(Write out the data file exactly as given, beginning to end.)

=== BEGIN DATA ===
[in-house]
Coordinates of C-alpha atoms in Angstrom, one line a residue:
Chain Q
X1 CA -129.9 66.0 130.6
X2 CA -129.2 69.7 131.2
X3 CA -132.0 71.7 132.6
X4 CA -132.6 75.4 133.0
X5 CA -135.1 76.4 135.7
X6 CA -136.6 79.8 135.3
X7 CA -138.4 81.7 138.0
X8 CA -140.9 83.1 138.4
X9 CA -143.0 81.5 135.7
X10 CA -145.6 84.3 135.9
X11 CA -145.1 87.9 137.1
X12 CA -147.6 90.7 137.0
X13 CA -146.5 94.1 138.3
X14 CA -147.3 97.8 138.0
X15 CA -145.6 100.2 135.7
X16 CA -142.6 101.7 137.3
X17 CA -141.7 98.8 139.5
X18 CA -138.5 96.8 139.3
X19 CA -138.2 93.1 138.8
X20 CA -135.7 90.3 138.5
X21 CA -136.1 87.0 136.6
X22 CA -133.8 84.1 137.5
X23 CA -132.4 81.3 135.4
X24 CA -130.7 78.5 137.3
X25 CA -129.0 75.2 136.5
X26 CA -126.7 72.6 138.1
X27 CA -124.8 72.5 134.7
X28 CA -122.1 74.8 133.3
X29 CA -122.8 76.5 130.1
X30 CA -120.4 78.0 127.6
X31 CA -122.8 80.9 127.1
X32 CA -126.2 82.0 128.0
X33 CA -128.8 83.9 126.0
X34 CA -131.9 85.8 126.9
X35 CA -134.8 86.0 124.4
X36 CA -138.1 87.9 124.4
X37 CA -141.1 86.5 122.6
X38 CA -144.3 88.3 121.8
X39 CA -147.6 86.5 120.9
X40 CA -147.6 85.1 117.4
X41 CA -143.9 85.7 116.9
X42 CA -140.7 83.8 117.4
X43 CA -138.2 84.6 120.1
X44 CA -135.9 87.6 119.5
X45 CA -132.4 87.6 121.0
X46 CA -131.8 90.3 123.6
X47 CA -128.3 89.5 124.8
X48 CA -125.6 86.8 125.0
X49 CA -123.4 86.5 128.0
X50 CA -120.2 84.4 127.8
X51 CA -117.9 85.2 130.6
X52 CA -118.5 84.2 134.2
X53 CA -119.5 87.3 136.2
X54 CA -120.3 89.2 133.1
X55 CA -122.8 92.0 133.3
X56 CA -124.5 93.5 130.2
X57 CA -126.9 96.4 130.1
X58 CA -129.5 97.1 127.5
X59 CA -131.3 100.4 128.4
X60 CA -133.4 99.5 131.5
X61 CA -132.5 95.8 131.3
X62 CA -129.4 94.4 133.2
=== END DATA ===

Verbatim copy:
[in-house]
Coordinates of C-alpha atoms in Angstrom, one line a residue:
Chain Q
X1 CA -129.9 66.0 130.6
X2 CA -129.2 69.7 131.2
X3 CA -132.0 71.7 132.6
X4 CA -132.6 75.4 133.0
X5 CA -135.1 76.4 135.7
X6 CA -136.6 79.8 135.3
X7 CA -138.4 81.7 138.0
X8 CA -140.9 83.1 138.4
X9 CA -143.0 81.5 135.7
X10 CA -145.6 84.3 135.9
X11 CA -145.1 87.9 137.1
X12 CA -147.6 90.7 137.0
X13 CA -146.5 94.1 138.3
X14 CA -147.3 97.8 138.0
X15 CA -145.6 100.2 135.7
X16 CA -142.6 101.7 137.3
X17 CA -141.7 98.8 139.5
X18 CA -138.5 96.8 139.3
X19 CA -138.2 93.1 138.8
X20 CA -135.7 90.3 138.5
X21 CA -136.1 87.0 136.6
X22 CA -133.8 84.1 137.5
X23 CA -132.4 81.3 135.4
X24 CA -130.7 78.5 137.3
X25 CA -129.0 75.2 136.5
X26 CA -126.7 72.6 138.1
X27 CA -124.8 72.5 134.7
X28 CA -122.1 74.8 133.3
X29 CA -122.8 76.5 130.1
X30 CA -120.4 78.0 127.6
X31 CA -122.8 80.9 127.1
X32 CA -126.2 82.0 128.0
X33 CA -128.8 83.9 126.0
X34 CA -131.9 85.8 126.9
X35 CA -134.8 86.0 124.4
X36 CA -138.1 87.9 124.4
X37 CA -141.1 86.5 122.6
X38 CA -144.3 88.3 121.8
X39 CA -147.6 86.5 120.9
X40 CA -147.6 85.1 117.4
X41 CA -143.9 85.7 116.9
X42 CA -140.7 83.8 117.4
X43 CA -138.2 84.6 120.1
X44 CA -135.9 87.6 119.5
X45 CA -132.4 87.6 121.0
X46 CA -131.8 90.3 123.6
X47 CA -128.3 89.5 124.8
X48 CA -125.6 86.8 125.0
X49 CA -123.4 86.5 128.0
X50 CA -120.2 84.4 127.8
X51 CA -117.9 85.2 130.6
X52 CA -118.5 84.2 134.2
X53 CA -119.5 87.3 136.2
X54 CA -120.3 89.2 133.1
X55 CA -122.8 92.0 133.3
X56 CA -124.5 93.5 130.2
X57 CA -126.9 96.4 130.1
X58 CA -129.5 97.1 127.5
X59 CA -131.3 100.4 128.4
X60 CA -133.4 99.5 131.5
X61 CA -132.5 95.8 131.3
X62 CA -129.4 94.4 133.2